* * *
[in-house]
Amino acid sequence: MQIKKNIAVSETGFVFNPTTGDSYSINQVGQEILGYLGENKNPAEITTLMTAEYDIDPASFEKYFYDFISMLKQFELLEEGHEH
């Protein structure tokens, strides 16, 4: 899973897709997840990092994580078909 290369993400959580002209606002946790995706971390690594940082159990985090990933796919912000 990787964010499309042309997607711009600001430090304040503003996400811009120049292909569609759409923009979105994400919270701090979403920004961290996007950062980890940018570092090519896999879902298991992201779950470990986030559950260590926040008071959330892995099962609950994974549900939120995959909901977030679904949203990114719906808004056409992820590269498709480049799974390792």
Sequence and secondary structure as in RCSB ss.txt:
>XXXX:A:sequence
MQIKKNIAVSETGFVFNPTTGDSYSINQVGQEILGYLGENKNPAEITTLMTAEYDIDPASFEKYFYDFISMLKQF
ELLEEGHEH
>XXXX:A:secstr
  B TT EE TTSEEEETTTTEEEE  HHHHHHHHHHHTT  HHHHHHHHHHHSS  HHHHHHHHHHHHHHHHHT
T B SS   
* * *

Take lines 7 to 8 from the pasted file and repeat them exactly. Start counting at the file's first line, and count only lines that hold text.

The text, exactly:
ELLEEGHEH
>XXXX:A:secstr